Luke 22:19-2019 And he took bread, gave thanks and broke it, and gave it to them, saying, “This is my body given for you; do this in remembrance of me.” 20 In the same way, after the supper he took the cup, saying, “This cup is the new covenant in my blood, which is poured out for you.”
As I described on Tuesday, it is obvious throughout the Holy Week readings that Jesus knows His time is short. This is certainly true about the Passover meal that has come to be known as the Last Supper. Jesus tells us explicitly in Luke 22:15 “I have eagerly desired to eat this Passover with you before I suffer.” Why is He so eager to share this meal with His followers? I have no doubt that there was much He wanted to teach them, and we will discuss that, but I think Jesus wanted one more chance to talk, eat, and enjoy time with His closest friends before everything changed, as it would later that night.
Jesus and His followers (the gospels do not say only the disciples were there, it is very likely there were others present) gathered in a room prepared for them to share the Seder, the traditional Jewish meal which remembered and celebrated the Passover from Exodus 12. Despite the traditional images of the Last Supper from Da Vinci and others, Jesus and His friends were not seated in chairs around a table.
The Seder meal would have been served on a three-sided table called a “triclinium,” and the attendees would have reclined (Luke 22:14, John 13:23) on their side on pillows and eaten with their free hand.
To introduce His teaching about the New Covenant that will be established by His sacrifice the next day, Jesus selects two important parts of the Seder meal: the unleavened bread (matzah) and the wine (yayin). The breaking of the bread, called _yachatz_, was already a part of the traditional Seder meal, but at this meal Jesus adds His own words and significance: the broken bread represents His body, which will be broken for His followers on the cross.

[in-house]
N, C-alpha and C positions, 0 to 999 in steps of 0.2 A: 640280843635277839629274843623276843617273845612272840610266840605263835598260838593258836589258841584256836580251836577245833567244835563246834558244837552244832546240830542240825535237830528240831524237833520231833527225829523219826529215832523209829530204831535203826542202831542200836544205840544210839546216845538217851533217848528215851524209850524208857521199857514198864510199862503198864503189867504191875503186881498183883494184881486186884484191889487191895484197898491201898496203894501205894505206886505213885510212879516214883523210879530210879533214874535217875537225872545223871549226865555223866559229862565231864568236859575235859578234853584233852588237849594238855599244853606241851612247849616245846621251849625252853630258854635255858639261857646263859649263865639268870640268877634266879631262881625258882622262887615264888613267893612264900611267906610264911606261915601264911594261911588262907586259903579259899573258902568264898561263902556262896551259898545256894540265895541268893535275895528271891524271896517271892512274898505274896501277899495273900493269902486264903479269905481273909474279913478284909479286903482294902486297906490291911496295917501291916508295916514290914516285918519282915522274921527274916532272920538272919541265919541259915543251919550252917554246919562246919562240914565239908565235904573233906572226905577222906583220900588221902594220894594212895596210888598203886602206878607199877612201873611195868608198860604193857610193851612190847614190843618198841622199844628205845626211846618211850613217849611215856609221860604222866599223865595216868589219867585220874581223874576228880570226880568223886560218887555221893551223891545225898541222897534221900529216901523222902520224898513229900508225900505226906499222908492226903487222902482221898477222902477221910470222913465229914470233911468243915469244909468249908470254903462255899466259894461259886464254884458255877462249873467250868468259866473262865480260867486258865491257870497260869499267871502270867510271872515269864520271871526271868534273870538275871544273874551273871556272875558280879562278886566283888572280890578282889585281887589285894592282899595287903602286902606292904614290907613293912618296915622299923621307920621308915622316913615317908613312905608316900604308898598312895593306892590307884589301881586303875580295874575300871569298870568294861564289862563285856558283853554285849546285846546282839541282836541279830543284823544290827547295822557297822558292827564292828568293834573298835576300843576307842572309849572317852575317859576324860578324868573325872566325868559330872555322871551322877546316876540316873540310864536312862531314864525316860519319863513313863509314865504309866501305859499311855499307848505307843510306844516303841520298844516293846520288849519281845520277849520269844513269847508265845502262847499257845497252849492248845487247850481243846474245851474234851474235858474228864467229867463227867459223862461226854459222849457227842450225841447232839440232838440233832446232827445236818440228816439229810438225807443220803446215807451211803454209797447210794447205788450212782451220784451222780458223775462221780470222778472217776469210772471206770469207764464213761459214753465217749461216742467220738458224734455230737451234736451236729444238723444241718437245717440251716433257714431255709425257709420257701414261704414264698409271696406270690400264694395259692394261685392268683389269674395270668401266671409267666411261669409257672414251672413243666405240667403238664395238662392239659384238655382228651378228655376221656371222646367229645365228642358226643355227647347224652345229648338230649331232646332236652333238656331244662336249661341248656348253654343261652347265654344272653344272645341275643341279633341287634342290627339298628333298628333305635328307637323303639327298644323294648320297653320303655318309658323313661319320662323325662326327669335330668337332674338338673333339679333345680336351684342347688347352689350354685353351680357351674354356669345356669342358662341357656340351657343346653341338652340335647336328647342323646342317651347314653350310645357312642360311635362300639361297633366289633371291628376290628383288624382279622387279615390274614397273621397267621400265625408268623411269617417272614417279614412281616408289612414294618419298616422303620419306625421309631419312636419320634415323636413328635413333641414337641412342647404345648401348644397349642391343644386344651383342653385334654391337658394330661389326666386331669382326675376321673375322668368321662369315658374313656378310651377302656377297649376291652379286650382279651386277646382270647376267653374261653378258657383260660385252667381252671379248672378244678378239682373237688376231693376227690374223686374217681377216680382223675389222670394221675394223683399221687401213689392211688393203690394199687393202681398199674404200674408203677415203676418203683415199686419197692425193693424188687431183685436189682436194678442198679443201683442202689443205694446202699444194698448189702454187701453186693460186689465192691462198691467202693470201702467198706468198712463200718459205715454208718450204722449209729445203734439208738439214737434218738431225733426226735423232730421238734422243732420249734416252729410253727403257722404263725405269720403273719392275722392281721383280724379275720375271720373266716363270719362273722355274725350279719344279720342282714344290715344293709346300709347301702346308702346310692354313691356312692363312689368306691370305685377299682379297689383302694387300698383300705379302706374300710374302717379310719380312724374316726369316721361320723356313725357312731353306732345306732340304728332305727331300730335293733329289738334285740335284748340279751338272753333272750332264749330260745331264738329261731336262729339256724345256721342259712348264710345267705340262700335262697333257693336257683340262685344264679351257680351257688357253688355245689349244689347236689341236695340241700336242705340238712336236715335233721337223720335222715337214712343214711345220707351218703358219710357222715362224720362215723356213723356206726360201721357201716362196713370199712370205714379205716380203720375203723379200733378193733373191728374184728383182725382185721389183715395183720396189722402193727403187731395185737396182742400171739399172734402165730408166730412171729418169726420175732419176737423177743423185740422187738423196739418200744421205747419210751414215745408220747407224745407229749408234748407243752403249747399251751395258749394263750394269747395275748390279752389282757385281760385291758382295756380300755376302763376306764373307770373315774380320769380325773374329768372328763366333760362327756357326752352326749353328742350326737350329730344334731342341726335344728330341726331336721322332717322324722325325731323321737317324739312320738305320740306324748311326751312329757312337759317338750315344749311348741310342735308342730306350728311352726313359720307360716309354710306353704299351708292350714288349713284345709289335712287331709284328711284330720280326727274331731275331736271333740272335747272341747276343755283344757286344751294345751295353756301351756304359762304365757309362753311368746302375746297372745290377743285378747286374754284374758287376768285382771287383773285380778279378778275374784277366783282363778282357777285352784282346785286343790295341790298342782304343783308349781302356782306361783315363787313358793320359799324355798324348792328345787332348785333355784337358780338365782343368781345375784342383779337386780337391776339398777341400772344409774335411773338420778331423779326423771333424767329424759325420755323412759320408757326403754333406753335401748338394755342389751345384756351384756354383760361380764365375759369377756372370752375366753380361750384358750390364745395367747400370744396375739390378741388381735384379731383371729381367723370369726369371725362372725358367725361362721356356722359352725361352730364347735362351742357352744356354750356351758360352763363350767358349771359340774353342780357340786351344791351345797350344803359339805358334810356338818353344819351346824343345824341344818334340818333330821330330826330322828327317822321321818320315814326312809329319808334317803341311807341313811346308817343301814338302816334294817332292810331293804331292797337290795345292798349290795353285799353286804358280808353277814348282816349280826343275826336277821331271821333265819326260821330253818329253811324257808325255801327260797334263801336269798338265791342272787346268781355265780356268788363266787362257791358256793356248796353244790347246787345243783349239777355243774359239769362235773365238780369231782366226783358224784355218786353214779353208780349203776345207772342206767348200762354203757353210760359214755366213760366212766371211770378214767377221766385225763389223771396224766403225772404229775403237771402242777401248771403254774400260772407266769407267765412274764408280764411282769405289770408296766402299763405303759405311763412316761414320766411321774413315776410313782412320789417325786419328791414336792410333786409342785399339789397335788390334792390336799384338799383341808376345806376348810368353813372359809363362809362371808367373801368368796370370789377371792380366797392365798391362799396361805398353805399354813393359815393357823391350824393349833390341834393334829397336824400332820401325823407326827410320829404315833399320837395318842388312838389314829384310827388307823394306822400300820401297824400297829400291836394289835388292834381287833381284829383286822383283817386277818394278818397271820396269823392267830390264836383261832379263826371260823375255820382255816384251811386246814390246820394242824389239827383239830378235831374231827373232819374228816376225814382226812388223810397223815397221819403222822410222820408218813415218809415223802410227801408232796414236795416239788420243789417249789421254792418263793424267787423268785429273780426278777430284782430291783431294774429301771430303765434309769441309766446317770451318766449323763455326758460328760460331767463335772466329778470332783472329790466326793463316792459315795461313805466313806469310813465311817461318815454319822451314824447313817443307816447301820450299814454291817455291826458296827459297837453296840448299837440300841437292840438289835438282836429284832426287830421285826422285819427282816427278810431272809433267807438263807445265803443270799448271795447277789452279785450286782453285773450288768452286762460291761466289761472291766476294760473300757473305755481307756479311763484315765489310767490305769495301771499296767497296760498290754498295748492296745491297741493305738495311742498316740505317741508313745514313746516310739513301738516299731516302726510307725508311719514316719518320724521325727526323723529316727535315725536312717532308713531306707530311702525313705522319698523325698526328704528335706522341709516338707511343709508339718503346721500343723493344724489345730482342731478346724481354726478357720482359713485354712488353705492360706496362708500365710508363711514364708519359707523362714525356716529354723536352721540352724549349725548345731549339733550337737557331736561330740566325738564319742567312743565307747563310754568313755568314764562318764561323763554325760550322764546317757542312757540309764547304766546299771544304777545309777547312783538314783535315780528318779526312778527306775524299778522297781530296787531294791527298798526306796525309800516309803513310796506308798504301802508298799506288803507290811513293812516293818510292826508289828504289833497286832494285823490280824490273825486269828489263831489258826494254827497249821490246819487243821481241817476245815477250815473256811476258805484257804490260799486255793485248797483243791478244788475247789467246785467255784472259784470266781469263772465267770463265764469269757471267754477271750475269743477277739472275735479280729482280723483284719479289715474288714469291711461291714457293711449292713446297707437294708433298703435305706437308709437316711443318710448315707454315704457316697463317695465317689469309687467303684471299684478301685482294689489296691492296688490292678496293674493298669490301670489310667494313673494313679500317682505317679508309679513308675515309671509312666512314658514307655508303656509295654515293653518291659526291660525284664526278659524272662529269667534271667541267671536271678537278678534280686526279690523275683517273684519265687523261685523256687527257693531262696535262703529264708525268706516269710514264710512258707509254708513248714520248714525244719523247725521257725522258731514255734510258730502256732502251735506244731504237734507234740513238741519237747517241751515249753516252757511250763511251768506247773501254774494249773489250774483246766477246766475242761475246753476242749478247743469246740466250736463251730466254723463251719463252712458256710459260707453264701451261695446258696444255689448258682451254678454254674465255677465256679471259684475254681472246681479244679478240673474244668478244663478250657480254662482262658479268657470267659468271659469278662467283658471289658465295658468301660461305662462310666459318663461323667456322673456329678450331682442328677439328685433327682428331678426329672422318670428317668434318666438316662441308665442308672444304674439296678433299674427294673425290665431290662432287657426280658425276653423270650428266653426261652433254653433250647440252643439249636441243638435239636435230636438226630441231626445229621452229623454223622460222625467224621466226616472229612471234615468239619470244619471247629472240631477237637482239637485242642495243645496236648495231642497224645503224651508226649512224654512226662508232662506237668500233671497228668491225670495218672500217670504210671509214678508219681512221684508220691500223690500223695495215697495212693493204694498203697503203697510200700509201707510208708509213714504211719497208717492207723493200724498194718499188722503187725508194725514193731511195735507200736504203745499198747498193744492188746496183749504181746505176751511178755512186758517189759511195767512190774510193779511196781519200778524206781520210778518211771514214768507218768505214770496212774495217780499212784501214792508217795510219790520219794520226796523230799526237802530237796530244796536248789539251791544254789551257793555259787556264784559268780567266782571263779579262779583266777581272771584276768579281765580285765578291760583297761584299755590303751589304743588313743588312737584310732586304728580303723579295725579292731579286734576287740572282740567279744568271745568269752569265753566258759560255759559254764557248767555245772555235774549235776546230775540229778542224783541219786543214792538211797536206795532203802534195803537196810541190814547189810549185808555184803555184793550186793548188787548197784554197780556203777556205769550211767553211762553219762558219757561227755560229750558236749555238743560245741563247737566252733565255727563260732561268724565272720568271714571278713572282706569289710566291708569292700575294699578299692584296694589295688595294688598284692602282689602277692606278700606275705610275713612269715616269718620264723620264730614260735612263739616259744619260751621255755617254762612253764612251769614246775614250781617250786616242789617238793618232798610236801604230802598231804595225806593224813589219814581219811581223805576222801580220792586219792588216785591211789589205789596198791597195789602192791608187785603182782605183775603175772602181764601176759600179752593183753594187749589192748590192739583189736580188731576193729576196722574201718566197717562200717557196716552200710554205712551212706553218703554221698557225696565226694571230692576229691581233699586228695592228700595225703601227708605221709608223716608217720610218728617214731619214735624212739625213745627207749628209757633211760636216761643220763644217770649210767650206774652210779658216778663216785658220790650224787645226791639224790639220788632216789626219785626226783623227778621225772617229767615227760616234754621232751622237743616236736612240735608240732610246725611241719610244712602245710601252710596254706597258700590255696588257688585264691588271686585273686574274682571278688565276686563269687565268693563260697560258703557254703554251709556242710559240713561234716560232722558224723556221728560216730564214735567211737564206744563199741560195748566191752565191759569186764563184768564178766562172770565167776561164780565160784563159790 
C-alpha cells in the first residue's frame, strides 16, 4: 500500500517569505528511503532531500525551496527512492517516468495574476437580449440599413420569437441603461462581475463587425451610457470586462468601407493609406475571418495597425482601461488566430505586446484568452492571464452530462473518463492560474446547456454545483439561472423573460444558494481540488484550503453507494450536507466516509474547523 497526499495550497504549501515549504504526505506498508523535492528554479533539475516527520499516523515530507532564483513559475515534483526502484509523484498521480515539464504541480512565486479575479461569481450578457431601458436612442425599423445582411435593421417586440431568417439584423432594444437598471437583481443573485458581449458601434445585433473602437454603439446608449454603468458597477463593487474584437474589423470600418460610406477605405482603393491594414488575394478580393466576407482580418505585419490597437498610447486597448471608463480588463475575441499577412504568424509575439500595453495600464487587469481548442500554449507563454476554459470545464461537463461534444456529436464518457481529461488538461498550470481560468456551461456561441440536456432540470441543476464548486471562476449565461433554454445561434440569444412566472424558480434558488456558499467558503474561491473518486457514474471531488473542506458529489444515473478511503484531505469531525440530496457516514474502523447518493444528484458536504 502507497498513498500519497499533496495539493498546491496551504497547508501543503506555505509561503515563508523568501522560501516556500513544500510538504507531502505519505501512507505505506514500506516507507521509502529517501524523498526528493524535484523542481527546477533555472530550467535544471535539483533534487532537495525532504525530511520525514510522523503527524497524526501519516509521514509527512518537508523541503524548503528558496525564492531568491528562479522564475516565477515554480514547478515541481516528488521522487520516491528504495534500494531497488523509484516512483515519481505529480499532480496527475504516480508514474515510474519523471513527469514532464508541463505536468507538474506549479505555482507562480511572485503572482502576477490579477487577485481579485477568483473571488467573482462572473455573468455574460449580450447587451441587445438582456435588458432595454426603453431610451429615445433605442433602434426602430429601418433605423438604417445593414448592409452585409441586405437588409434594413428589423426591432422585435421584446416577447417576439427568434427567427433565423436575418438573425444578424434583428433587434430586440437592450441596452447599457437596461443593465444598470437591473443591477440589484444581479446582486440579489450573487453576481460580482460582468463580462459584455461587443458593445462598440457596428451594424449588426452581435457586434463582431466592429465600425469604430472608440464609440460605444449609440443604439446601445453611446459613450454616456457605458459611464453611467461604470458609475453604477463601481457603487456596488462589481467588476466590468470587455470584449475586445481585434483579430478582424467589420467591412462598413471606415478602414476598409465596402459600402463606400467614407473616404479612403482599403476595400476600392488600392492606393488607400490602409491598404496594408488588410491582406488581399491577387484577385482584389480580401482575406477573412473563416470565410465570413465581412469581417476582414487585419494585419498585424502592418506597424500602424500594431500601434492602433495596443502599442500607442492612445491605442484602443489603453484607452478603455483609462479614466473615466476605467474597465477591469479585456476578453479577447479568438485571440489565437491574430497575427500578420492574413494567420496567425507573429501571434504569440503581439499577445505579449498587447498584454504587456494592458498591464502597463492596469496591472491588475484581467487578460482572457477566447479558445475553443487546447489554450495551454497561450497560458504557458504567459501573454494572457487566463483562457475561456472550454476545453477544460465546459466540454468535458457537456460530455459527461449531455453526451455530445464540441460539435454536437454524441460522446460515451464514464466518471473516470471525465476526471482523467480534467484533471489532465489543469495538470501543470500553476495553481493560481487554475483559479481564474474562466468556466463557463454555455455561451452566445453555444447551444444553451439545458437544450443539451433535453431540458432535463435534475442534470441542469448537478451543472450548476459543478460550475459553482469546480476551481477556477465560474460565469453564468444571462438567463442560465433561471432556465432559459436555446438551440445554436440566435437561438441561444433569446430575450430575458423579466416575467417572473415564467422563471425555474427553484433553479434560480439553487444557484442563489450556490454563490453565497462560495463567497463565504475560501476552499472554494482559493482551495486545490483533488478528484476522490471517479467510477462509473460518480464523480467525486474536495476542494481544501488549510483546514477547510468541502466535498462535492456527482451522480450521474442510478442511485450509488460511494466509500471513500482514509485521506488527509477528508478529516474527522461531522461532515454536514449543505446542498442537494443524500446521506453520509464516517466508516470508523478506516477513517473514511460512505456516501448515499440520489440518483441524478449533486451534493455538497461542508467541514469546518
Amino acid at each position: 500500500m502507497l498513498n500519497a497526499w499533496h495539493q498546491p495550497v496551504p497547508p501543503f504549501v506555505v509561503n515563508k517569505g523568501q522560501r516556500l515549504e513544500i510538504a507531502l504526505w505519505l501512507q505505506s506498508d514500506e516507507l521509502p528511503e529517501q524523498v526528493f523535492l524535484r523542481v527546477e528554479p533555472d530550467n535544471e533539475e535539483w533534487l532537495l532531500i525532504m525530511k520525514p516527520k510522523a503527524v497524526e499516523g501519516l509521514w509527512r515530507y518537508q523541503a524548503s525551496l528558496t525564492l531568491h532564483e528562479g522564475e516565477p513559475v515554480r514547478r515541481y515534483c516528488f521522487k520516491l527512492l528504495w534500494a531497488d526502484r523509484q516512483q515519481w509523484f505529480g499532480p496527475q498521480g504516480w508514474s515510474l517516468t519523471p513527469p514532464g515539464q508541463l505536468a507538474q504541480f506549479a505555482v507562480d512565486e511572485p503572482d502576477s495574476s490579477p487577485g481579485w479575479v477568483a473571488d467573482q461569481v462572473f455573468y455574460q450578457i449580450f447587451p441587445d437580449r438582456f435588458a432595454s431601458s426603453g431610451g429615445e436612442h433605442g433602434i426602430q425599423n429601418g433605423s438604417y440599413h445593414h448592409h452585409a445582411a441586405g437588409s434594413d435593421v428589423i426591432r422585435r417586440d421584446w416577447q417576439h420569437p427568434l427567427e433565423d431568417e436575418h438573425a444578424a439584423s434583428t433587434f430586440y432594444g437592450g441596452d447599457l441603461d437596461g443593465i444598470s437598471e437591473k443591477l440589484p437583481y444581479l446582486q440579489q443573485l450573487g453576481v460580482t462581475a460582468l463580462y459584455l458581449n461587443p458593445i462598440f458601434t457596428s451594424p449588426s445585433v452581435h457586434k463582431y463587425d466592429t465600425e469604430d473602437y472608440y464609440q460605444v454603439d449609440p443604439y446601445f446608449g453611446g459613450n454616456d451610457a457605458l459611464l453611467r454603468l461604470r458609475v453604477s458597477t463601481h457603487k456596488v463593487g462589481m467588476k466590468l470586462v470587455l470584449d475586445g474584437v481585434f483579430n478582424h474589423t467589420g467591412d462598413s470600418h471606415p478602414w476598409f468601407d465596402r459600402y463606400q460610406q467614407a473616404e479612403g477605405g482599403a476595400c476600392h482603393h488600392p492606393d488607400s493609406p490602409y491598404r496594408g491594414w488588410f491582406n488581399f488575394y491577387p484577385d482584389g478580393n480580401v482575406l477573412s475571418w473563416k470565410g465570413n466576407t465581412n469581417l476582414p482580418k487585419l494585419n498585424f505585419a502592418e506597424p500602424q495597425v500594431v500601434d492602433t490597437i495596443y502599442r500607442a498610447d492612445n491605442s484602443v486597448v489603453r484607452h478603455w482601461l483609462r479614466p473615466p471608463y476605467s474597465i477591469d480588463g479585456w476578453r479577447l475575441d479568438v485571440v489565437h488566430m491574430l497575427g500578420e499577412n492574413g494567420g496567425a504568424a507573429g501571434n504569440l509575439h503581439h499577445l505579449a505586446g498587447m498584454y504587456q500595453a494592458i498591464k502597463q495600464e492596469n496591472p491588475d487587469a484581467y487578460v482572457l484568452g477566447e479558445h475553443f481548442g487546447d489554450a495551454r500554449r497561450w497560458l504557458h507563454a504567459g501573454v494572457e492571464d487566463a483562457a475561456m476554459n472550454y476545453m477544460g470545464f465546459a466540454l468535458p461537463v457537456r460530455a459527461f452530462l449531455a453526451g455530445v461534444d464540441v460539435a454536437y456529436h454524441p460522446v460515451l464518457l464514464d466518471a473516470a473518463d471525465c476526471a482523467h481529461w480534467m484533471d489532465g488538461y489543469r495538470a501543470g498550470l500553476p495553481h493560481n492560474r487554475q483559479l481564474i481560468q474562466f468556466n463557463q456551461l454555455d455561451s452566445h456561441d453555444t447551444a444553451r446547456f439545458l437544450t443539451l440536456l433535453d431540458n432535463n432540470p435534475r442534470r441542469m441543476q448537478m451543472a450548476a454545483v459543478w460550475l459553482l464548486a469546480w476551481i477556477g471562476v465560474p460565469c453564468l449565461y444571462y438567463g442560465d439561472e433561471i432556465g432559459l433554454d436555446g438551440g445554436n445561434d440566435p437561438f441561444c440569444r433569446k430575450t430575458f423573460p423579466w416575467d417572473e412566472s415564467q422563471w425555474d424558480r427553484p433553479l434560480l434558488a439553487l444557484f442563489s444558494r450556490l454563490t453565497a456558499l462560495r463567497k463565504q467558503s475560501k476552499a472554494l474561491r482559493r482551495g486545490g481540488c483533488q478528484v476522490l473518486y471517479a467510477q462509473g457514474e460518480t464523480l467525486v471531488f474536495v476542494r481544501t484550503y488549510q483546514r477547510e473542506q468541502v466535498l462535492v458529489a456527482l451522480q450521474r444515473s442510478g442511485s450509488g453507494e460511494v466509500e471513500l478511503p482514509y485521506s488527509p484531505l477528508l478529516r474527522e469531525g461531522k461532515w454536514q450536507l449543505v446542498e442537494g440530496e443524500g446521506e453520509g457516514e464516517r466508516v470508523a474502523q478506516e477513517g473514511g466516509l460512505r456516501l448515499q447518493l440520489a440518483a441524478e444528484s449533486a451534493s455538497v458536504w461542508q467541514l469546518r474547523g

A traditional Seder meal also has the participants consume four glasses of wine (Luke 22:17 and 20 make reference to multiple “cups”) over the course of the meal, during one of which (probably the third cup) Jesus again adds a new significance to it: the red wine of the meal will represent His blood which will flow freely in the day to come.
As when Jesus entered Jerusalem on a donkey just a few days before, I feel that the humility and servanthood of Jesus is on full display at this event. In the midst of a discussion among the disciples about who was greatest (Luke 22:24), something the disciples fought about repeatedly, it is Jesus who demonstrates what constitutes greatness in the kingdom of God. Jesus removes His outer garments, pours a basin of water, and begins to wash the feet of his friends (John 13:1-17), a task normally reserved for a slave. Even in the provision of the elements of Communion, we see Jesus as the servant of the group. Surely it brought joy to Jesus’ heart to be able to serve His closest followers this way.
At the heart of Holy Week we see the great love that Jesus has for us all. It is this great love that causes Him to wash His followers feet, share the bread and wine, and to be willing to walk the road of suffering that will lead to Calvary. Just as His followers then, we deserve none of these things. But praise God that Jesus was willing to overlook the unworthiness of His followers (then and now), and take the form of a slave in order to set us free.